Ogilvy & Mather Promotes Paul Heath to Worldwide Director

New Role Highlights Growing Role Asia Plays in Global Networks

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HONG KONG (AdAgeChina.com) -- Ogilvy & Mather Worldwide has promoted Paul Heath to a newly-created role, worldwide director of Ogilvy & Mather Advertising. He will continue to hold his existing role, CEO-Asia/Pacific and will remain based in Hong Kong.

Paul Heath
Paul Heath
Mr. Heath first joined Ogilvy as a graduate trainee in London in 1987 and left in 1990. He rejoined the agency in early 2004, as director-operations, Asia/Pacific, based in Hong Kong. Previously, he was a partner at Brazilian interactive agency RPM Produtora in Sao Paulo.

Unlike Ogilvy's other disciplines, Ogilvy & Mather Advertising did not formally have a global leader until now. According to a company statement, Mr. Heath will work with the regional directors such as David Mayo in Singapore, Hugh Baillie in London, Simon Pearce in New York, and Fernando Musa in Sao Paulo to drive the division's business development and lend momentum to Ogilvy's largest discipline.

During the past year in Asia, Mr. Heath has helped Ogilvy & Mather win new business from advertisers such as Shangri-La Hotels and Resorts, Rolex, Prudential, Coca-Cola Co. and the Indian pay-TV provider Tata Sky.

Besides pushing new-business growth around the world, Mr. Heath also wants to rejuvenate the role of advertising, which "in the traditional sense has taken a beating in the popularity stakes over the last decade, with the demise of TV leading the headlines," he said.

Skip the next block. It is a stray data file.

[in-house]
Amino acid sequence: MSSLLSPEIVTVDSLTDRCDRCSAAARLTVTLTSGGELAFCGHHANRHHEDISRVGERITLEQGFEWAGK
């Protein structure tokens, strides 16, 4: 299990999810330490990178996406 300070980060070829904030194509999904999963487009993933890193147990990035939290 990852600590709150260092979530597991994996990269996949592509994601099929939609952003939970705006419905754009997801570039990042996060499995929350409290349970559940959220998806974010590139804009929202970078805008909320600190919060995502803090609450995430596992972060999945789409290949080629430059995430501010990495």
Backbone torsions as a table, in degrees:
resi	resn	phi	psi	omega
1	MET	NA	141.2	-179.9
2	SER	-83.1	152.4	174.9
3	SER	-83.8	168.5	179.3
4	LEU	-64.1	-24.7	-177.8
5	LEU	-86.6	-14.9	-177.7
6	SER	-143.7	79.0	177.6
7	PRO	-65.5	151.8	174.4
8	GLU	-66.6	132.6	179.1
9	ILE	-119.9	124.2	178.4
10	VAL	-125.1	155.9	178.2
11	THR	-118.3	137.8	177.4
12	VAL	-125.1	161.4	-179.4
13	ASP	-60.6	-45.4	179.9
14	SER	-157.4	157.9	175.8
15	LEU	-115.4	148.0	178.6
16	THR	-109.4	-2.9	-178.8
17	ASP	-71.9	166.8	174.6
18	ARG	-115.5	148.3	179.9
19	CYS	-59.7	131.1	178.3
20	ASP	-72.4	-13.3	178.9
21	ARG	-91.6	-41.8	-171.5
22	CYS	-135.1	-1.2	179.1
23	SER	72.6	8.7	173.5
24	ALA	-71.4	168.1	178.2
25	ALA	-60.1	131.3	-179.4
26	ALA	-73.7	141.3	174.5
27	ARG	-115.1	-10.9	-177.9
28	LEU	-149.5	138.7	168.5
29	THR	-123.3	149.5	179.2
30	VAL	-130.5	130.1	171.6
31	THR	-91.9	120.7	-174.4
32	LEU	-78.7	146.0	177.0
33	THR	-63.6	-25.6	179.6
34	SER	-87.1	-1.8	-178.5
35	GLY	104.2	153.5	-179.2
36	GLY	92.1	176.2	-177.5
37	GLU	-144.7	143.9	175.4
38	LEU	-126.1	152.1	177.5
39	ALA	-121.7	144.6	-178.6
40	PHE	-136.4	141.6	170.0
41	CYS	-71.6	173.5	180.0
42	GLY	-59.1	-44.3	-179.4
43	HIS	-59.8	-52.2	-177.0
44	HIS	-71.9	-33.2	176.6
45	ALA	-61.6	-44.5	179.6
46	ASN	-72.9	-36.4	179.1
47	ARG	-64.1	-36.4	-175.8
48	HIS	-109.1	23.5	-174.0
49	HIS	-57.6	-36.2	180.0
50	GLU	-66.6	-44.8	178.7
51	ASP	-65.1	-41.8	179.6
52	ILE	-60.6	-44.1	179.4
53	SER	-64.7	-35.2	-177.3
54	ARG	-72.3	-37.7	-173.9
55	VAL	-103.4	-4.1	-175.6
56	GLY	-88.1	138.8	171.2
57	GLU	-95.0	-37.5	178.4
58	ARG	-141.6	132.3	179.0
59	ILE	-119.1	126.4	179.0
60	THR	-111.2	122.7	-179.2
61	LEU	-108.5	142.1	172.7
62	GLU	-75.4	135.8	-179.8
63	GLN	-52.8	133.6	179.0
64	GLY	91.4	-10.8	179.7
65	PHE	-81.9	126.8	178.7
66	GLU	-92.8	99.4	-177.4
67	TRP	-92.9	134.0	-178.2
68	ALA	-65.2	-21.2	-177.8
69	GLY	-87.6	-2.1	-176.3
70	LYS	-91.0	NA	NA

"We believe the biggest opportunities, particularly for emerging markets, lie in understanding how this medium works and how best to combine TV with other mediums to develop innovative communications for our clients."

His appointment to a global role also illustrates the rising role that Asia now plays within networks. According to Informa's research division, TV advertising revenue in Asia/Pacific reached $ 27.9 billion last year, overtaking western Europe, where revenue reached $26.7 billion. Higher spending in Asia is largely caused by significant budget increases by advertisers in China and India. North America, meanwhile, remains the world's largest TV-ad market at $38.9 billion.

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